One day you'll be handed an electronic copy of your sequenced genome on a flash drive, maybe a phone app. You'll need to know how to keep it safe.
Nidhi SubbaramanFollow @twitterapi
I'm a freelance writer interested in a whole range of topics, but usually I find myself snooping for stories at the messy intersection of biology and technology. I'm now a contributing writer at Fast Company. In the past, I've written for Nature Biotechnology, New Scientist's CultureLab blog, and the tech and science blogs at NBC News.
Nidhi Subbaraman's Stories
Breathe in, breathe out. Dial and repeat.
Haven't you wished for a little more control over the tiny troublemakers?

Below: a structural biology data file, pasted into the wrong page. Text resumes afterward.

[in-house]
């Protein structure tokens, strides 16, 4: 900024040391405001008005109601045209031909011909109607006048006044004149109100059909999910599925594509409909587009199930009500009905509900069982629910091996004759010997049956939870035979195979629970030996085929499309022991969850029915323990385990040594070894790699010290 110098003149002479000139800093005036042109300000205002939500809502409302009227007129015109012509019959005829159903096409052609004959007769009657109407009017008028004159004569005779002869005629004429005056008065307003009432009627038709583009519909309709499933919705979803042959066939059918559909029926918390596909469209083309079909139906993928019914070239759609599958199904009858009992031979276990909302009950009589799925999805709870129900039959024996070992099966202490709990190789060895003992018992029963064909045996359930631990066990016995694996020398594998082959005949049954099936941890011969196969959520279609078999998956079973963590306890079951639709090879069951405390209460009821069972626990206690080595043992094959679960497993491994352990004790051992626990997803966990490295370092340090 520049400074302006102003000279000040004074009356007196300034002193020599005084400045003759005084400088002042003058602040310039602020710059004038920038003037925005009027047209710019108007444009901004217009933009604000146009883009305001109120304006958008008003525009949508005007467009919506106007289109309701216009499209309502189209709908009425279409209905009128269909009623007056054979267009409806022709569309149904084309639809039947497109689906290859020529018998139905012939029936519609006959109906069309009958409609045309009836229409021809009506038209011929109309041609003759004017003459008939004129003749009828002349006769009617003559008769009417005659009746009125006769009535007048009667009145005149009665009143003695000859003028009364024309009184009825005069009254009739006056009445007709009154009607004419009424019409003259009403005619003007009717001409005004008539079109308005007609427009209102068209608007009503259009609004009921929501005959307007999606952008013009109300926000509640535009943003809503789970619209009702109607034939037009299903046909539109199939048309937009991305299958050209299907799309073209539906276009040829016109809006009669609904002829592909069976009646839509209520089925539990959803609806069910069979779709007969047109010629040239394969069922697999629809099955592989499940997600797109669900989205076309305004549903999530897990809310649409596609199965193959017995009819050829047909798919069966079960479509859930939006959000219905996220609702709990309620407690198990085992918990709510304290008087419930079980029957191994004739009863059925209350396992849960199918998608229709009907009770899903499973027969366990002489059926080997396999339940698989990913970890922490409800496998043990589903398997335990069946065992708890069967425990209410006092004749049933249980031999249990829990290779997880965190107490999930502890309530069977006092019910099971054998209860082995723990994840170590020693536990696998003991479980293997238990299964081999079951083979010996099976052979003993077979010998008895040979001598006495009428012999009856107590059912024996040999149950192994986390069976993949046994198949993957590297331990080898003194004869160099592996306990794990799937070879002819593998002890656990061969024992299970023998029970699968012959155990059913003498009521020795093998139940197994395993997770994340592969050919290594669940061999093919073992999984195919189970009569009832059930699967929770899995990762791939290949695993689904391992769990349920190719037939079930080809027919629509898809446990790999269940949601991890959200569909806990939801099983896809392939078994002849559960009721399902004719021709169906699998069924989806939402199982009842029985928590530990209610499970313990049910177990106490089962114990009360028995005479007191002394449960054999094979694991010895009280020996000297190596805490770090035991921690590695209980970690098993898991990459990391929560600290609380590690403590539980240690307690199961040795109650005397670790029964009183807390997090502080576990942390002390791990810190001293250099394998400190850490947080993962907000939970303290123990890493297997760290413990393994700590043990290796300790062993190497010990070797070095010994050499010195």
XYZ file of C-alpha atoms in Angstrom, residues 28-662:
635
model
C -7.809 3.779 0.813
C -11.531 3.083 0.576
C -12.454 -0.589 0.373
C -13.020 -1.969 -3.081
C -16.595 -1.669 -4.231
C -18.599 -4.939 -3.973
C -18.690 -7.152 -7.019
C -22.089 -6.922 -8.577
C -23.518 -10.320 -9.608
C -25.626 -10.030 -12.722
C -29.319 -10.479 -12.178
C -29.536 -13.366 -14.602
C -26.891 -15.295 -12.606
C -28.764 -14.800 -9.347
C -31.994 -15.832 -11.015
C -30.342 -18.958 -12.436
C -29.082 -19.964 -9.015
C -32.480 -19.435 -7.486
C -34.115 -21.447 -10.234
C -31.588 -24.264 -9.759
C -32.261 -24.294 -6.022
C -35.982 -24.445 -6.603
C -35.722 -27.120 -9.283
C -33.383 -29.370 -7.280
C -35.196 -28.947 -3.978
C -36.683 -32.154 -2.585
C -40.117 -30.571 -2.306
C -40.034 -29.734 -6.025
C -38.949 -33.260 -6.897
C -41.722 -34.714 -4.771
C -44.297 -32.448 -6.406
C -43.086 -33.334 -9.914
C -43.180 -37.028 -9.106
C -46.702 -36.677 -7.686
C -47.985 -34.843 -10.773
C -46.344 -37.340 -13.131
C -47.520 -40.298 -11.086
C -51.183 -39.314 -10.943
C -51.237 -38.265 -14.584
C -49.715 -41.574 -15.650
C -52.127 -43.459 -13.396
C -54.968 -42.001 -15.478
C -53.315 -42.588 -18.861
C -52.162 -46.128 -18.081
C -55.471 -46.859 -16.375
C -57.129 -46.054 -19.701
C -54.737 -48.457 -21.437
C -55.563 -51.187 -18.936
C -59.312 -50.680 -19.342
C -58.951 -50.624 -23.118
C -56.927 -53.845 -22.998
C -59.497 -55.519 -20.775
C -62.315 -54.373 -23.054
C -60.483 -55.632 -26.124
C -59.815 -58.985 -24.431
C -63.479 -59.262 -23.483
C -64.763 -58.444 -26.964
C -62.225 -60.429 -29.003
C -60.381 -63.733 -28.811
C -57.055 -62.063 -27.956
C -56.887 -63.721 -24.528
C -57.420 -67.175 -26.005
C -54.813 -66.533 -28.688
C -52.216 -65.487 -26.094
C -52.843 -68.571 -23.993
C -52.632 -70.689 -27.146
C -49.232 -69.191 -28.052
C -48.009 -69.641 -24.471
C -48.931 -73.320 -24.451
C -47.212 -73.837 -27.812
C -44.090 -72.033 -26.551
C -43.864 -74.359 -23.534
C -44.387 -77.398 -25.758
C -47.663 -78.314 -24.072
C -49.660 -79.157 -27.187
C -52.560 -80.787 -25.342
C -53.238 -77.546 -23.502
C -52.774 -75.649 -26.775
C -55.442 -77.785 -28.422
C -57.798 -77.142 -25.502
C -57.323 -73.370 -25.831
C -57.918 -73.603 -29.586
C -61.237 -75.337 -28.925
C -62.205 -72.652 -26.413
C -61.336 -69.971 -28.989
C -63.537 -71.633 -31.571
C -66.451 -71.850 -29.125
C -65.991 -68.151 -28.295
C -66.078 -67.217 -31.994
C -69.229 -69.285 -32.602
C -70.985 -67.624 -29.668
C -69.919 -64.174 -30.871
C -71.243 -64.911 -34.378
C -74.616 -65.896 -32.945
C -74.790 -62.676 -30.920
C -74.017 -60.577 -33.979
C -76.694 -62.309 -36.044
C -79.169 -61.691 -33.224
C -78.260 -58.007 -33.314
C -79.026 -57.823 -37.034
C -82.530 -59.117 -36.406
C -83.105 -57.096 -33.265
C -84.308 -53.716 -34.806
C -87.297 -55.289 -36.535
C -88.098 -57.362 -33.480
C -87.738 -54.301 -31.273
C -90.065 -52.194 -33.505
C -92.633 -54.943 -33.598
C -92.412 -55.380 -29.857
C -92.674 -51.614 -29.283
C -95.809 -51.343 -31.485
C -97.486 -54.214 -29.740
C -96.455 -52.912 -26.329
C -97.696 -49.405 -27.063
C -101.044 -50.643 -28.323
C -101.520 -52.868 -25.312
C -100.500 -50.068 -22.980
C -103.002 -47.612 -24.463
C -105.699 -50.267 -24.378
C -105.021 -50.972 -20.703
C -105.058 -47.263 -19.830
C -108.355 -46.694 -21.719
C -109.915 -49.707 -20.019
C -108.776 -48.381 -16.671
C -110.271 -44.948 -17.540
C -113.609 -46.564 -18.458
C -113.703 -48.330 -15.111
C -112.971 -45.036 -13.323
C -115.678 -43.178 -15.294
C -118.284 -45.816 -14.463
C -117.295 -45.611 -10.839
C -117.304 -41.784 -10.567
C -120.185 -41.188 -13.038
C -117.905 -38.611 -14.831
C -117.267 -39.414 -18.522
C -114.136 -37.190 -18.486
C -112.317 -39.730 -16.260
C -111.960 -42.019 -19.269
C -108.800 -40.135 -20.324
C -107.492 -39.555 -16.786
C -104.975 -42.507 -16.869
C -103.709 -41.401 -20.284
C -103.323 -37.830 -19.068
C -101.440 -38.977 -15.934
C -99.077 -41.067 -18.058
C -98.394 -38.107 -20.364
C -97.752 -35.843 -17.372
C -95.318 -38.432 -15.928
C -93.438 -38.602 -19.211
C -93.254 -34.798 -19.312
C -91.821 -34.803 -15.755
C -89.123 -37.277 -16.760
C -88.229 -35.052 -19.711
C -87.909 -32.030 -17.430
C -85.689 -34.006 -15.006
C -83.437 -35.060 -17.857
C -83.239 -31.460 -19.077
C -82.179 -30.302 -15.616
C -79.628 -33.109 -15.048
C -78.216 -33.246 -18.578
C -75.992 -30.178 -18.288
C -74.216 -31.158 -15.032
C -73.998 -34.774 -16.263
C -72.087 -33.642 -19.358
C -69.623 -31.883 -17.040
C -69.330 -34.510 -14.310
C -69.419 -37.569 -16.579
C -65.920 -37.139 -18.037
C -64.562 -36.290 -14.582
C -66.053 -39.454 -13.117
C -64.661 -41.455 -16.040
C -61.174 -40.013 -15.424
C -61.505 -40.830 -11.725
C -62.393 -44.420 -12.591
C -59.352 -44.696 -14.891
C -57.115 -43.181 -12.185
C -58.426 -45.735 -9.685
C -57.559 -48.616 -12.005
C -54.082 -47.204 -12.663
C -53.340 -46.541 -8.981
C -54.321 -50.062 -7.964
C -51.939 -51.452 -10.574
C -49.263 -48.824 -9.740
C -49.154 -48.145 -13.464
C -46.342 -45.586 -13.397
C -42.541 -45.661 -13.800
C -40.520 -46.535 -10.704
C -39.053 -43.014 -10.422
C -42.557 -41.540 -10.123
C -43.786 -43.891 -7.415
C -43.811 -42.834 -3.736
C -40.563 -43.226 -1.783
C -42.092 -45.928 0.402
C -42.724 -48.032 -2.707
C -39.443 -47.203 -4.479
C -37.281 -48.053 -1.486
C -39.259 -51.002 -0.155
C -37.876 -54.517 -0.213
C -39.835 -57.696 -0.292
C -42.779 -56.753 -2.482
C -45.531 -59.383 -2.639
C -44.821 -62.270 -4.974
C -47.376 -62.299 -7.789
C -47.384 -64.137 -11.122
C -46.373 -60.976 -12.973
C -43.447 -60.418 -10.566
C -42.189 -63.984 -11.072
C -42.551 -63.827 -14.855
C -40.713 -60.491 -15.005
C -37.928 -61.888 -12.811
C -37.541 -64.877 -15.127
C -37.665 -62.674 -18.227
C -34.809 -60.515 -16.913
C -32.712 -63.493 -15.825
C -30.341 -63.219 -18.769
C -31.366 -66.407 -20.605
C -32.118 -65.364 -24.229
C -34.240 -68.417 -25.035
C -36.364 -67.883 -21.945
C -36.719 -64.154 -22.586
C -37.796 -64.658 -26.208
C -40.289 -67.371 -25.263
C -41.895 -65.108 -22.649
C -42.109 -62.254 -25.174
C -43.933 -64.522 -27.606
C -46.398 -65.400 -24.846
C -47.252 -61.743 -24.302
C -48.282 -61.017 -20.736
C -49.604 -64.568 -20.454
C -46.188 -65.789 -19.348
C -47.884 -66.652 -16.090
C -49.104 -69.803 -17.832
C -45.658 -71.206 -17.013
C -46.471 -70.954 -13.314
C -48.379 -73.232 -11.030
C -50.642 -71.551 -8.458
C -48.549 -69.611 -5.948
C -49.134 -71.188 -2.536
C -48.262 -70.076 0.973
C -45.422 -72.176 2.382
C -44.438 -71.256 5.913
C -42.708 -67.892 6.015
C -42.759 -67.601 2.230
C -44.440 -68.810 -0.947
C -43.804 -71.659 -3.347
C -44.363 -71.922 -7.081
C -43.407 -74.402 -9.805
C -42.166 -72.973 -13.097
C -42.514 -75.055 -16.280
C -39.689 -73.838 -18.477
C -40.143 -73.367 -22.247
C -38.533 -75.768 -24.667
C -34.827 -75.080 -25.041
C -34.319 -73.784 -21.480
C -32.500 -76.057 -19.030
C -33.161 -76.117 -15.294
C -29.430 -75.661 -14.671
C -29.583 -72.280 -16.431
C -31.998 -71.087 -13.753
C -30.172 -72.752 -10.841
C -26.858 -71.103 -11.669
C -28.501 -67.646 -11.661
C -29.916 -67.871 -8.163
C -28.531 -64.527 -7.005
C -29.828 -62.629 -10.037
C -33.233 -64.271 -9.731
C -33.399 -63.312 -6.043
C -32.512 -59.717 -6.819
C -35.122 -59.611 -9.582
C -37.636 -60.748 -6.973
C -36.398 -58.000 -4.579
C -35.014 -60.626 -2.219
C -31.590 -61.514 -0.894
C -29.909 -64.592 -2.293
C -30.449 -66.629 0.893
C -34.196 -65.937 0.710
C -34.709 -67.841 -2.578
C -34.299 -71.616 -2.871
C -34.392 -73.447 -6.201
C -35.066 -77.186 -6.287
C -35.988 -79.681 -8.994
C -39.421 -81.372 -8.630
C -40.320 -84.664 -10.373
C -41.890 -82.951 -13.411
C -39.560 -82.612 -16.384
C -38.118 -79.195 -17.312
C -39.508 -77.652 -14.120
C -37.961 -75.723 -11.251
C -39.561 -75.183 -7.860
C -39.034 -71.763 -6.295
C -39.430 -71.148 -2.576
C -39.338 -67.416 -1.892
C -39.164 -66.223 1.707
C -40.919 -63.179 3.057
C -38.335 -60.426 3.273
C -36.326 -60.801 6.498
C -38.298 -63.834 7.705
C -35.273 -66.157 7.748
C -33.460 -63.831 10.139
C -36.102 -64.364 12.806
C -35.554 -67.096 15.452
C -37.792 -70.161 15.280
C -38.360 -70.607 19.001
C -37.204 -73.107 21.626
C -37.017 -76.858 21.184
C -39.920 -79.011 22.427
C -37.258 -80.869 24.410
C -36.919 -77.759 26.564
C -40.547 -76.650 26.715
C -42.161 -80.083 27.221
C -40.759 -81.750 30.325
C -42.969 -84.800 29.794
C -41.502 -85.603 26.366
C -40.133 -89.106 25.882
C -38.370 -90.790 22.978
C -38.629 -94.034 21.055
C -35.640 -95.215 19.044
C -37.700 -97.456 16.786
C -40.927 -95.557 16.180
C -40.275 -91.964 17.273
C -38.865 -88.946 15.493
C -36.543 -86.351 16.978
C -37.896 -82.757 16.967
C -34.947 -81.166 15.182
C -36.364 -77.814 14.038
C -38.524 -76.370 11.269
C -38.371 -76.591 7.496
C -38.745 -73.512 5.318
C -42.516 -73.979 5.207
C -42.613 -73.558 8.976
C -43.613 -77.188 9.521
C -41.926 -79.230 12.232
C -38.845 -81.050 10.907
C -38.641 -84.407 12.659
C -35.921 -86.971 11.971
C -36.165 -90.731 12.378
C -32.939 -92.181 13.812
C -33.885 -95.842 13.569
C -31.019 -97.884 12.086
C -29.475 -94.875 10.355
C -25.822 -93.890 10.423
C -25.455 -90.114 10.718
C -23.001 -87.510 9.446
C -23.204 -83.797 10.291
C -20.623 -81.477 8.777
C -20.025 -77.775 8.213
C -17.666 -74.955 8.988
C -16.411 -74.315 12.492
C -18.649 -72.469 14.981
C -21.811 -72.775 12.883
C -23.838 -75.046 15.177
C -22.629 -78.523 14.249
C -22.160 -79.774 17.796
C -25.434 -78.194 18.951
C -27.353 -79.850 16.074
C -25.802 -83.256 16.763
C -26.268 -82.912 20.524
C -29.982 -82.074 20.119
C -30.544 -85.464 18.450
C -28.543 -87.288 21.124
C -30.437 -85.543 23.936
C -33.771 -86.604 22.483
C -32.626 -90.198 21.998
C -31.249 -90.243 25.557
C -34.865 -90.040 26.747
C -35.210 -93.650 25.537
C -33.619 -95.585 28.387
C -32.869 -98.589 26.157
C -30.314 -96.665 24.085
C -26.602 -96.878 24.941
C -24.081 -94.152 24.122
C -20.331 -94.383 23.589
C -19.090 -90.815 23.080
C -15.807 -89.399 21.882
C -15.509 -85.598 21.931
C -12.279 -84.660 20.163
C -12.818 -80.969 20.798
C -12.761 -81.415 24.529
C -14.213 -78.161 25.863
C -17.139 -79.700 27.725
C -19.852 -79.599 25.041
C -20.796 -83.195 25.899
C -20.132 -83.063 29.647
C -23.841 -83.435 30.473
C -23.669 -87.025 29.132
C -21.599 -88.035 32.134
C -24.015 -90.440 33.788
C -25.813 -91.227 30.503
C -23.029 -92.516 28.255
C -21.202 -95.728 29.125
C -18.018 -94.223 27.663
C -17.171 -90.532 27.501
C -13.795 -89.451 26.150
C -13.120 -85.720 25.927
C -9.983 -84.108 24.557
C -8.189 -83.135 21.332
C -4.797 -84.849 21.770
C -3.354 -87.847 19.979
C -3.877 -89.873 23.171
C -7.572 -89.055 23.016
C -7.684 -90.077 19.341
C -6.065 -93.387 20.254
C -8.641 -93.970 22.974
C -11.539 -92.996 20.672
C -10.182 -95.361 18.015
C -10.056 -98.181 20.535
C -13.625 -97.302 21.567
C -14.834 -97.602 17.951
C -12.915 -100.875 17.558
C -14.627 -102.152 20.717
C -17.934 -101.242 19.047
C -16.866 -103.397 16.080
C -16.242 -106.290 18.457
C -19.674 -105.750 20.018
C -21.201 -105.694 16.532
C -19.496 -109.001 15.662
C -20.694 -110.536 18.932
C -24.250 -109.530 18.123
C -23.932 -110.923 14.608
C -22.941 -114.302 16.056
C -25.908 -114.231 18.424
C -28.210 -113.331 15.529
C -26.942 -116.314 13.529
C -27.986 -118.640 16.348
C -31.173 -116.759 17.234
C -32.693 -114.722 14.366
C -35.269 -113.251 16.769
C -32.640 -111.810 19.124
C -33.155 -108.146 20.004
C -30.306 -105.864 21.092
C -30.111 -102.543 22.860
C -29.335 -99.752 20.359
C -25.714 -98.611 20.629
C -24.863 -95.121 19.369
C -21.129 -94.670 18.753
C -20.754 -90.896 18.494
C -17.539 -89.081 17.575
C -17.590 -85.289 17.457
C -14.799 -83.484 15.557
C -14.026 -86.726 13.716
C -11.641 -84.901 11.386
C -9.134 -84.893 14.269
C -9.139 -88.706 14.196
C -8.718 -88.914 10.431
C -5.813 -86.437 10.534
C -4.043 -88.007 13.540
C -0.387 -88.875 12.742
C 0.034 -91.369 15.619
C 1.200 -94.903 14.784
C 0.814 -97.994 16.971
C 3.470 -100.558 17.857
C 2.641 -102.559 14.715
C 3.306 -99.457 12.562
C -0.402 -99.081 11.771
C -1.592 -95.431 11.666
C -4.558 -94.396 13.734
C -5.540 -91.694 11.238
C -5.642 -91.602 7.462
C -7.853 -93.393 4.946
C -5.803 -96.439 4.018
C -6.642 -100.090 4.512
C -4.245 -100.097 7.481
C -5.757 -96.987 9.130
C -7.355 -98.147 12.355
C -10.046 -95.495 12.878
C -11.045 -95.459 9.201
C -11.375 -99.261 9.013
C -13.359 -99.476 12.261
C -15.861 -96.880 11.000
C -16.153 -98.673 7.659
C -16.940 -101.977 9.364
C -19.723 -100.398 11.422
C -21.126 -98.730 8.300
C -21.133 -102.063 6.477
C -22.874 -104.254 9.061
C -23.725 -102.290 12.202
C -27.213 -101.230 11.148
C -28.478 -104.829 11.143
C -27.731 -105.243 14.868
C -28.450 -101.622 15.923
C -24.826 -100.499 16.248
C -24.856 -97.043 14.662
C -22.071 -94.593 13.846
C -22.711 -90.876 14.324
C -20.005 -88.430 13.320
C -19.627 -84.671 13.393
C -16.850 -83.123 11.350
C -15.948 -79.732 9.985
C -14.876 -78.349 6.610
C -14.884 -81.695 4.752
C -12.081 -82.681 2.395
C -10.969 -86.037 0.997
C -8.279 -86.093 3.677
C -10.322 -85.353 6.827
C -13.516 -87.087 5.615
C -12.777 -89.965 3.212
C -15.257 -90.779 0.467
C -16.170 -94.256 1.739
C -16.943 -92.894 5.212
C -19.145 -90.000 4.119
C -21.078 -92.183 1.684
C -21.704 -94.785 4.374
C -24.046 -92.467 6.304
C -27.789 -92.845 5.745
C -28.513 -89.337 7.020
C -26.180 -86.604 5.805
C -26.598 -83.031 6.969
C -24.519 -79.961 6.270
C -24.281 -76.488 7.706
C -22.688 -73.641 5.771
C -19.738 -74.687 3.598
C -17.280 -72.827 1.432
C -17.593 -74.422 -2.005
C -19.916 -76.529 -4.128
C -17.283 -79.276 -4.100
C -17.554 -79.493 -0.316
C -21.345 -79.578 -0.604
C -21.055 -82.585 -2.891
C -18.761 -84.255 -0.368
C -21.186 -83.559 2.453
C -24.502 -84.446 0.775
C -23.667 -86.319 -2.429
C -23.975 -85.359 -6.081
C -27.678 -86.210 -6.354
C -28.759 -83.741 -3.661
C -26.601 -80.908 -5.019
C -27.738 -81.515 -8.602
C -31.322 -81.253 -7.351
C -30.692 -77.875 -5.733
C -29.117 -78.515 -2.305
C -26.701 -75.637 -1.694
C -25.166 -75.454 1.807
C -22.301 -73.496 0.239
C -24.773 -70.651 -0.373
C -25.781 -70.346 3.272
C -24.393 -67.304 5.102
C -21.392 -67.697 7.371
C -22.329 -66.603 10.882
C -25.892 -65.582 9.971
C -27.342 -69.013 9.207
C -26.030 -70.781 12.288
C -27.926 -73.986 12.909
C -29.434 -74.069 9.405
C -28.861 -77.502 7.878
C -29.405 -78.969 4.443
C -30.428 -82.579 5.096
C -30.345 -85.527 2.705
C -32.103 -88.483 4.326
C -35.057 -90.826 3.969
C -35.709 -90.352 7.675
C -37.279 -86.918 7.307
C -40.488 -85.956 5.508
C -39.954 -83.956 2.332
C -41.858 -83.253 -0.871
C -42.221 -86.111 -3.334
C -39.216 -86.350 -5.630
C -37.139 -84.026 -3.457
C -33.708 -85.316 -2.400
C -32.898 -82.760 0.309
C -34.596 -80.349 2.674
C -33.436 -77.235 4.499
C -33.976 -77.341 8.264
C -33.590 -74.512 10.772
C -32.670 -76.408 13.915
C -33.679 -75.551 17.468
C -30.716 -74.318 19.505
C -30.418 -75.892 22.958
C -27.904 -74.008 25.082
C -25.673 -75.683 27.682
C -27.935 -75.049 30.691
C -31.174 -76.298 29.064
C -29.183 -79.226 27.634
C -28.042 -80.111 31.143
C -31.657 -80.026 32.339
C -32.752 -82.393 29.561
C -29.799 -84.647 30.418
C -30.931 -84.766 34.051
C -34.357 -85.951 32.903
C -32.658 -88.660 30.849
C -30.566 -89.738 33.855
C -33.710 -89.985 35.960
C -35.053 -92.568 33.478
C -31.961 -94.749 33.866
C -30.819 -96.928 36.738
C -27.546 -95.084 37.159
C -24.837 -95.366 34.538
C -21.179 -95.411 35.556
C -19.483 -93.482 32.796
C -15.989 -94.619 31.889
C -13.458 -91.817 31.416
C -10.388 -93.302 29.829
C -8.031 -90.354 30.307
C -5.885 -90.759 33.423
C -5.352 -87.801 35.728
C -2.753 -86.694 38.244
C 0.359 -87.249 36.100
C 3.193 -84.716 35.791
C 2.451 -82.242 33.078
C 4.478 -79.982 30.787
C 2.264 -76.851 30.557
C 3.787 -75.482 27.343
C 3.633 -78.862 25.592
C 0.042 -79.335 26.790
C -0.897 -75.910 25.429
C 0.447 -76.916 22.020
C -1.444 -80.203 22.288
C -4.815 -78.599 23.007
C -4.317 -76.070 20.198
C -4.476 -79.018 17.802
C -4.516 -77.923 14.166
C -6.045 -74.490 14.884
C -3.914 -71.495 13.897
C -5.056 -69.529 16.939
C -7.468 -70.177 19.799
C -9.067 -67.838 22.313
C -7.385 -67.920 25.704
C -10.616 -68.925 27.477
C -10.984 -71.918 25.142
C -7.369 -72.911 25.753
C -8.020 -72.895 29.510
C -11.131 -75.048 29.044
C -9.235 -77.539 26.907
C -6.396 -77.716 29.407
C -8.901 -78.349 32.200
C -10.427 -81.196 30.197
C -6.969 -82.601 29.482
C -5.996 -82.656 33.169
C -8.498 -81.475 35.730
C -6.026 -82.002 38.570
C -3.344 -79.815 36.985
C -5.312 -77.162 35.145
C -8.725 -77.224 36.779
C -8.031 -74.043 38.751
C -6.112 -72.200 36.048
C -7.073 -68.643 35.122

An amputee climbed 103 floors on a muscle-controlled prosthetic.
We could be looking at a long-term solution to worsening shortsightedness.
What two crustaceans and a timepiece have to do with the future of medical electronics.
The FDA has approved a defibrillator that can be sewn just under the skin.
The tricked-out wheelchair can predict and avoid collisions.
A new nerve-cell-support design could give amputees better control over prosthetic limbs.
Implants grown from living cells could offer better support and flexibility.